Waiting until Jan. 1 to schedule all those doctor's appointments you meant to get to but didn't? (Yeah, oops.) Here's why that's a bad idea
After all the indulgence of the holiday season, it's no surprise that everyone strives to get back on track once the New Year hits. In fact, more than 40 percent of people pledged to live a healthier lifestyle in 2016, and almost as many (39.6 percent) vowed to lose weight, according to a survey by GoBankingRates.
But, actually, if you're hoping to prioritize health in the new year, you should get started on it now. That’s because November and December are often the months with the lowest volume of appointments booked on Zocdoc (a digital health platform that helps patients book doctor's appointments). That means if you wait until January (when you're high on your New Year's health kick), you'll be looking at a much longer waiting period before you're able to get an appointment. Zocdoc usually sees a 120 percent increase in appointment bookings on the first work day after the New Year, according to user data from Zocdoc for the last two years. (And you thought it was already hard to get a gyno appointment!)
So stop procrastinating and book those appointments now. Getting in before the end of the year means you're less likely to have to schedule a visit months in advance, and you won't have to wait foreverrrrrr in the waiting room. (And there's even better news: If you're not experiencing any health problems and you're under 40 years old, some doctor's say you might not even need to get an annual physical.)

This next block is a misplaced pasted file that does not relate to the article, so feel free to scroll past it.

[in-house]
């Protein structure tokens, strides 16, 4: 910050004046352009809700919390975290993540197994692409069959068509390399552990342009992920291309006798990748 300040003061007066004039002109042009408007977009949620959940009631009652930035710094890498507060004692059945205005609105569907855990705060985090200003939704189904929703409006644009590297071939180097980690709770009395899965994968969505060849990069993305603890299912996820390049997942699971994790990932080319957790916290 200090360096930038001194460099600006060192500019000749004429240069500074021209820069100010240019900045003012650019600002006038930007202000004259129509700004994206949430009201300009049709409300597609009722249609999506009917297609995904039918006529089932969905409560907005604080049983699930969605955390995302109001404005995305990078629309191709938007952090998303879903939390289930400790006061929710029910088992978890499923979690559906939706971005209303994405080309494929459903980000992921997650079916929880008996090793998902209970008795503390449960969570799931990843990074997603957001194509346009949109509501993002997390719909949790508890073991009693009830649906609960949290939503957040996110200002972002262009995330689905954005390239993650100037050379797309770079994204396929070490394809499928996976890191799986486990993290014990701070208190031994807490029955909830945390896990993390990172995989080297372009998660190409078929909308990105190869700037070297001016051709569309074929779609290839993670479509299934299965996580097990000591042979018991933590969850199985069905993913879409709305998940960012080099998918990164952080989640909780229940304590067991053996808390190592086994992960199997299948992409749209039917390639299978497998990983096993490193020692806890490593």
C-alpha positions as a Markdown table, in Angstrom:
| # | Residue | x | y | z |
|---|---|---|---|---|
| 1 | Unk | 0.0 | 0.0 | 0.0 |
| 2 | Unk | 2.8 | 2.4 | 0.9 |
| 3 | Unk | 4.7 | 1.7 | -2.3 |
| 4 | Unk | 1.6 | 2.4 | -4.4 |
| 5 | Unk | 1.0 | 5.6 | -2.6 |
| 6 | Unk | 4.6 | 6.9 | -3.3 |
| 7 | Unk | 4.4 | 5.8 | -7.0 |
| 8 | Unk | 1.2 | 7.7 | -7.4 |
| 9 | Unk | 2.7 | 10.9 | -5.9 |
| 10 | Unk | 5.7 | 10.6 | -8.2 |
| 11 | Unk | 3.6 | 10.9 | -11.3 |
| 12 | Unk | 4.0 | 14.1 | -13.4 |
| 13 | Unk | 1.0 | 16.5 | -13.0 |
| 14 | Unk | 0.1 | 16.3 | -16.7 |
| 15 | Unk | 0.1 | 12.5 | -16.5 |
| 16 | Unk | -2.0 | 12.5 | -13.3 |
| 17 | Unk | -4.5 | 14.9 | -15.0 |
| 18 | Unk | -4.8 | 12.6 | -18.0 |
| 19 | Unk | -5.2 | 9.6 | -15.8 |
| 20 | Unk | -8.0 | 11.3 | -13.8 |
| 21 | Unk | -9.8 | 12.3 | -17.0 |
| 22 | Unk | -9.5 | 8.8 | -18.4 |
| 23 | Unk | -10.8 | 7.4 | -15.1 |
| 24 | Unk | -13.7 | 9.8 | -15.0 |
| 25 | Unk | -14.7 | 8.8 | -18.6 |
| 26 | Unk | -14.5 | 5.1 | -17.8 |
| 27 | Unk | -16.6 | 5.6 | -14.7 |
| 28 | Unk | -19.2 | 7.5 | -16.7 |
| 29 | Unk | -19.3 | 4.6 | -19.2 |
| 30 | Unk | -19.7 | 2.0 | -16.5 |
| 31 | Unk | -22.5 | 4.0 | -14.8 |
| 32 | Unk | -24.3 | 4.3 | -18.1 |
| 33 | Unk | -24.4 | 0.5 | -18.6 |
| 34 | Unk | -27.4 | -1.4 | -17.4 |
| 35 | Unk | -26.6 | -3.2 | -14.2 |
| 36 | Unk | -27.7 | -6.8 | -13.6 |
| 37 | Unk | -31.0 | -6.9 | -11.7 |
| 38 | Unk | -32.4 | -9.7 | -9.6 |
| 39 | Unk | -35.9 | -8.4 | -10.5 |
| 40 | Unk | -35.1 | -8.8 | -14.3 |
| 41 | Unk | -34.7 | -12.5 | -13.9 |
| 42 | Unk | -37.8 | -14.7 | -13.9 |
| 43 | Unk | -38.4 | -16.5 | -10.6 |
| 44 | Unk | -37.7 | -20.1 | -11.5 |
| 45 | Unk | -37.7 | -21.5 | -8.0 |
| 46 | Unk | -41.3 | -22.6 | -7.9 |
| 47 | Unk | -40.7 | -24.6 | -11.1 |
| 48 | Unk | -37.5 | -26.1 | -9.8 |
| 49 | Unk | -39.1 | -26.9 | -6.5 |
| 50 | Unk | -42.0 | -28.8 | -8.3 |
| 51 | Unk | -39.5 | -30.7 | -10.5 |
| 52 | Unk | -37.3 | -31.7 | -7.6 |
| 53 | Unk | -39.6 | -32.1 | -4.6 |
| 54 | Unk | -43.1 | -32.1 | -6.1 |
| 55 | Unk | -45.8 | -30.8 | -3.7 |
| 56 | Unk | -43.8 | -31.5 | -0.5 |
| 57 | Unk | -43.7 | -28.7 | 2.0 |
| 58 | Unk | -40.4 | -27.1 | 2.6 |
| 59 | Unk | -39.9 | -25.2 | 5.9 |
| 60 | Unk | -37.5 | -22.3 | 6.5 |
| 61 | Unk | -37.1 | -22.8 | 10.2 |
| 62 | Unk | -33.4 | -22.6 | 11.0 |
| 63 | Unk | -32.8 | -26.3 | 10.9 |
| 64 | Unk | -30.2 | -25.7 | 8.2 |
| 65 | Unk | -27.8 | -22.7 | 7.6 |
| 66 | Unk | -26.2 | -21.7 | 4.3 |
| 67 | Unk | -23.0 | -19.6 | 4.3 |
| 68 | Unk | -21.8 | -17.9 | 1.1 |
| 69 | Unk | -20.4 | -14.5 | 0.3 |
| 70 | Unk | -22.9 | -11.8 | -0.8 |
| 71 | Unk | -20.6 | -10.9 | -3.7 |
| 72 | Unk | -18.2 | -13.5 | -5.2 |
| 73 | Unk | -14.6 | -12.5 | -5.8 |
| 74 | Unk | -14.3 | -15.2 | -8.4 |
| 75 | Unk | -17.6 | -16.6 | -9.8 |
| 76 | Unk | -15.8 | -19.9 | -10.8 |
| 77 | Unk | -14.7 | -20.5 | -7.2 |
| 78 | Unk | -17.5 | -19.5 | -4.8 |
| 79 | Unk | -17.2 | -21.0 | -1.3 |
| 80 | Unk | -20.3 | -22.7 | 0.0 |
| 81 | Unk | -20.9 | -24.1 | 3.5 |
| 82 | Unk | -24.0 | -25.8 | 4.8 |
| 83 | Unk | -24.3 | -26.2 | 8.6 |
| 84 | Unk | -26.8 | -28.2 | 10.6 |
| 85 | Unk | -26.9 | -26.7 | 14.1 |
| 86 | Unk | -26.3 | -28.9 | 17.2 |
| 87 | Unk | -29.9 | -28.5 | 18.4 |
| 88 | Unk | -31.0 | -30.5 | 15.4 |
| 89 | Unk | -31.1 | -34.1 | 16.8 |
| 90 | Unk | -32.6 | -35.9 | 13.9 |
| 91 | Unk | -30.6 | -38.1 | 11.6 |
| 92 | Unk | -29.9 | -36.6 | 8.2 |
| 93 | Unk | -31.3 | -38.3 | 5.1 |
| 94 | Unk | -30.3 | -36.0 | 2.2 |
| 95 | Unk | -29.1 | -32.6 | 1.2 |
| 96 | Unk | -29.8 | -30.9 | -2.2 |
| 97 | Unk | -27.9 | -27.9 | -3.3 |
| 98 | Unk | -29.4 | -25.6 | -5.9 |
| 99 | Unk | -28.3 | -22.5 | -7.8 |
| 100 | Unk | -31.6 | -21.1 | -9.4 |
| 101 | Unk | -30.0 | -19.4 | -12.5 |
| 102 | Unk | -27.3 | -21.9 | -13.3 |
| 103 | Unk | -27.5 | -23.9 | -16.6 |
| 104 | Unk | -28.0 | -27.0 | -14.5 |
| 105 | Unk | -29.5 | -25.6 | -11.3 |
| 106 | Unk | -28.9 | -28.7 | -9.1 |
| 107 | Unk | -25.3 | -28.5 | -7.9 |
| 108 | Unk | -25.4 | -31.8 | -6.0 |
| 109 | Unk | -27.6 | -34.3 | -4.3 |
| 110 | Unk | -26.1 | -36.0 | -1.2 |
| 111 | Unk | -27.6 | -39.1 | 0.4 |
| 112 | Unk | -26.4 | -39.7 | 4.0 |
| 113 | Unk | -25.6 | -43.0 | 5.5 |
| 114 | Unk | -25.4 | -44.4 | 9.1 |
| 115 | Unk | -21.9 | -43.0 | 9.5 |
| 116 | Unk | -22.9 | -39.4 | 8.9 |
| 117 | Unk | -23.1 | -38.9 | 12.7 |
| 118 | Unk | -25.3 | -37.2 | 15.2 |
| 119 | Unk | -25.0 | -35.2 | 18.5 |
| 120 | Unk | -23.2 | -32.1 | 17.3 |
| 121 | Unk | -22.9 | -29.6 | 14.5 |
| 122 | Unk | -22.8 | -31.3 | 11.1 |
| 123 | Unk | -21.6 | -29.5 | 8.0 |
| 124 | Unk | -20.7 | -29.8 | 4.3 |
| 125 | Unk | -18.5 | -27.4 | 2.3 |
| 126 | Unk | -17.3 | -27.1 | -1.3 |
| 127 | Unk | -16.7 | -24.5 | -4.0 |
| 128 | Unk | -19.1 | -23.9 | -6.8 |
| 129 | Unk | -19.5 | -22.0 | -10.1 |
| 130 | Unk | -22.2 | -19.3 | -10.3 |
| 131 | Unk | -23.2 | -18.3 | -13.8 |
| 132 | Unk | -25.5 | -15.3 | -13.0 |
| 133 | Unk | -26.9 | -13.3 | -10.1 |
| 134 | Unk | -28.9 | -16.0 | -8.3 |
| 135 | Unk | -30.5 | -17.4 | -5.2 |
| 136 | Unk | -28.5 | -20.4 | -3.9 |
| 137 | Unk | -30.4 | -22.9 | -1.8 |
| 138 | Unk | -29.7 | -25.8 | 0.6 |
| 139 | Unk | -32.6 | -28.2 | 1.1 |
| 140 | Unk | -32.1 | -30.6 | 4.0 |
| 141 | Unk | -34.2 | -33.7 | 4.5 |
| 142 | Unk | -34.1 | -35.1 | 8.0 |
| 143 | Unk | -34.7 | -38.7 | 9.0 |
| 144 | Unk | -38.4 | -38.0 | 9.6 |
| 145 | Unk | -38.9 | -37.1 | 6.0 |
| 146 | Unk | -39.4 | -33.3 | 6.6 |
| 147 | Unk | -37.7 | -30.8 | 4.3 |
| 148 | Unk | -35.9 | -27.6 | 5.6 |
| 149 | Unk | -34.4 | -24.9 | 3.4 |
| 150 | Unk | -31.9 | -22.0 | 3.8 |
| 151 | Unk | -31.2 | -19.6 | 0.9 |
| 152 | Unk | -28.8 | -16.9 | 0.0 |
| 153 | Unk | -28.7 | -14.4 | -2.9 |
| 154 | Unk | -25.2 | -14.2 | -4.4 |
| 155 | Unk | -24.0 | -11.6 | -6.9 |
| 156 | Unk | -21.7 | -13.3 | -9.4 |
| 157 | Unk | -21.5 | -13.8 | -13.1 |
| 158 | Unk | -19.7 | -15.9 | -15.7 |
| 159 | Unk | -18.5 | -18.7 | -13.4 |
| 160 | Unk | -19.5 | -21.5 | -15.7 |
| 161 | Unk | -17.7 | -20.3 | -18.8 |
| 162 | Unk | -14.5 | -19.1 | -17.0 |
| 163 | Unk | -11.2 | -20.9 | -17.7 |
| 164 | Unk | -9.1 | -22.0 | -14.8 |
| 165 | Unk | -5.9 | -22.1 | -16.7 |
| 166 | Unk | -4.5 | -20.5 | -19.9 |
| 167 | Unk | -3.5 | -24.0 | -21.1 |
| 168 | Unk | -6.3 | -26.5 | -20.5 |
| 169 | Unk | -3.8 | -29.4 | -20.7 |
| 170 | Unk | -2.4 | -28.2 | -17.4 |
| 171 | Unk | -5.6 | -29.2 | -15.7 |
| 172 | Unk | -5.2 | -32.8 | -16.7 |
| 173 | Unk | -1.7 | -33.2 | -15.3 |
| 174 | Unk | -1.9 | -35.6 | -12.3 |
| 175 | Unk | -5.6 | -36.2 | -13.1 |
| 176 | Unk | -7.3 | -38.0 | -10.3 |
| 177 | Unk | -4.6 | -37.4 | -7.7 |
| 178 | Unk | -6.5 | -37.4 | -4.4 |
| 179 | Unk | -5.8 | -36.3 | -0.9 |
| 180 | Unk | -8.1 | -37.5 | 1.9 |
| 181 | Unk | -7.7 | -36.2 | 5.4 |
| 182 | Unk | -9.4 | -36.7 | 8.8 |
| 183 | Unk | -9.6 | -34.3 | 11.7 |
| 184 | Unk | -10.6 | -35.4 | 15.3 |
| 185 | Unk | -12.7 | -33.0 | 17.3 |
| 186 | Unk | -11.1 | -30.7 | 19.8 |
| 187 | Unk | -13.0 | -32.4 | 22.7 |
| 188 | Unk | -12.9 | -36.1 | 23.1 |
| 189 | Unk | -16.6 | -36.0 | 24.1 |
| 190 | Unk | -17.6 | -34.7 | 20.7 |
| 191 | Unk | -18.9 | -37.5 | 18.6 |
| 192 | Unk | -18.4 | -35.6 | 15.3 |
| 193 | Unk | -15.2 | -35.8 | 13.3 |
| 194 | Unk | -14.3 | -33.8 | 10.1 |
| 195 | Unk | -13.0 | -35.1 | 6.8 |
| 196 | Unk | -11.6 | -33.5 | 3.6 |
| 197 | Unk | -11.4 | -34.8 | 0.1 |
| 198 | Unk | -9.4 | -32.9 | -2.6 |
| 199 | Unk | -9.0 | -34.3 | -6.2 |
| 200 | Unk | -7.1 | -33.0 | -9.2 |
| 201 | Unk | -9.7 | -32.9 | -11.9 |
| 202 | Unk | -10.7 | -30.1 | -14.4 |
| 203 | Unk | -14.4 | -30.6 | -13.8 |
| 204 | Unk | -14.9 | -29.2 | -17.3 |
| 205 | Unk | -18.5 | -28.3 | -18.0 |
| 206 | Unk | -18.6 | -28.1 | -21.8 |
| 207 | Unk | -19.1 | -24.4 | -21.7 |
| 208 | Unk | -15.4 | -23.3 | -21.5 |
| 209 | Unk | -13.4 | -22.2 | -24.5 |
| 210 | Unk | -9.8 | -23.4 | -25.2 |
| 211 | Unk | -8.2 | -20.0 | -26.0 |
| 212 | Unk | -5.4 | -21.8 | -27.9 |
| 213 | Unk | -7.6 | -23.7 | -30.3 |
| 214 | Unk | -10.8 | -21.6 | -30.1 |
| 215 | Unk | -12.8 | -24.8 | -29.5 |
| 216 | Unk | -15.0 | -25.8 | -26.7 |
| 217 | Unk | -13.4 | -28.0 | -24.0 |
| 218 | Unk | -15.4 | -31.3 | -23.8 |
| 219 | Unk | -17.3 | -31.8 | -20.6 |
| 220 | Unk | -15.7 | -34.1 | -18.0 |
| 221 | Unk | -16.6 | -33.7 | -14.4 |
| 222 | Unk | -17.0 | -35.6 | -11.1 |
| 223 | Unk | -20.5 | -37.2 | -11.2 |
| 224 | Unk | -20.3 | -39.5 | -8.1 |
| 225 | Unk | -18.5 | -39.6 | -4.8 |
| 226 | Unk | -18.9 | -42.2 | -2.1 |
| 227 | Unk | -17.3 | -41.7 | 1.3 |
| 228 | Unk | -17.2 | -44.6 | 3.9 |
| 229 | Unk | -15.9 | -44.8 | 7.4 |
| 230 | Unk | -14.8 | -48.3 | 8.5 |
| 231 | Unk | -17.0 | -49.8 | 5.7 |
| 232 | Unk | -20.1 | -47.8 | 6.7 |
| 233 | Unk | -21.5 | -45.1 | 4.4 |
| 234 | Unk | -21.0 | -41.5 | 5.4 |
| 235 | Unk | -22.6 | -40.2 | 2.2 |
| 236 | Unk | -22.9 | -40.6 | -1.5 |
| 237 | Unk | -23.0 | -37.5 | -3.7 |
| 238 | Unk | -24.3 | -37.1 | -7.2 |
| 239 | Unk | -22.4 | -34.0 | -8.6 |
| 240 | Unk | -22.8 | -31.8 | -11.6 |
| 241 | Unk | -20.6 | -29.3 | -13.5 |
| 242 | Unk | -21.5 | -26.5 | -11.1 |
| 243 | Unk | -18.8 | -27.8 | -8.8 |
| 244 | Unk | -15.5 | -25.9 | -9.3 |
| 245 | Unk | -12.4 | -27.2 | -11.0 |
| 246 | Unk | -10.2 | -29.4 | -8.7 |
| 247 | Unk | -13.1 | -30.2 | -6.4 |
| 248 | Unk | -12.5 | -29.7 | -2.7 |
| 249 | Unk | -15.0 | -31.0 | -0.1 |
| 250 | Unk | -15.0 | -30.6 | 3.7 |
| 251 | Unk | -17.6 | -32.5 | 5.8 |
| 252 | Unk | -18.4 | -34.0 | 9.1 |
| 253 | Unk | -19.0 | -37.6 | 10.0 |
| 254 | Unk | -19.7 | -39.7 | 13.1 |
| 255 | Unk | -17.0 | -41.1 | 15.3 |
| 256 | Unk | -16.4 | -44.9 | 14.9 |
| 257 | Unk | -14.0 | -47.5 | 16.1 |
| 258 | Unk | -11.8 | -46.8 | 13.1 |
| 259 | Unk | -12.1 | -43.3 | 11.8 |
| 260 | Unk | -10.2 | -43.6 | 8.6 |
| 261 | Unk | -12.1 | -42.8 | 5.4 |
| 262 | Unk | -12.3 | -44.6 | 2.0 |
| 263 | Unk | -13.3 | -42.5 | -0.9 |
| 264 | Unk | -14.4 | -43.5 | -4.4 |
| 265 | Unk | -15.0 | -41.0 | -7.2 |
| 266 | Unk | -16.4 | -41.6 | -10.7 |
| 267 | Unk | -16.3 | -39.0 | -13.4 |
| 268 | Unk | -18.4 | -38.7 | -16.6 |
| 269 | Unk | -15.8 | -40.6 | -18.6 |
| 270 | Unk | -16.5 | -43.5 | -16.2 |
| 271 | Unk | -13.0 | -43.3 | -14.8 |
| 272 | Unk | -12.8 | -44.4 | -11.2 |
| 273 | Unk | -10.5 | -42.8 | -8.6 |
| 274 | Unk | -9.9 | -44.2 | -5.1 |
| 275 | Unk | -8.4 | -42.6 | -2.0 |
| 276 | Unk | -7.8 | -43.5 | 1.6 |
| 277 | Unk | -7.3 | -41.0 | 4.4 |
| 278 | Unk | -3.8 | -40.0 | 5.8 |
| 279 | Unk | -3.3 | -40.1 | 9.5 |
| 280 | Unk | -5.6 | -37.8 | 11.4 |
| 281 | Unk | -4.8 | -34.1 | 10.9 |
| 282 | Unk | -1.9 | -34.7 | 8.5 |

Why does this matter to your resolutions? Whether your goal is to just be a healthier human overall, or to drop a specific number of pounds or inches, getting your body checked out is the first step—and you don't want your resolutions to get stalled because you can't get a doctor's appointment until March.
"Before kicking off your health-related New Year's resolutions and making any changes to your daily routine, it's important to see your doctor to ensure you know where your health stands," says Keri Peterson, M.D., an NYC-based specialist in internal medicine. "Your doctor can confirm that your plan is right for you and suggest any additional lifestyle changes that may help you accomplish your goals."
So before it's too late, call and schedule your annual appointments (and use these tips to make the most of your time while at the doctor's office). And, since you're technically already ahead of schedule on your resolution, you can totally eat an extra Christmas cookie or two or three—you earned it.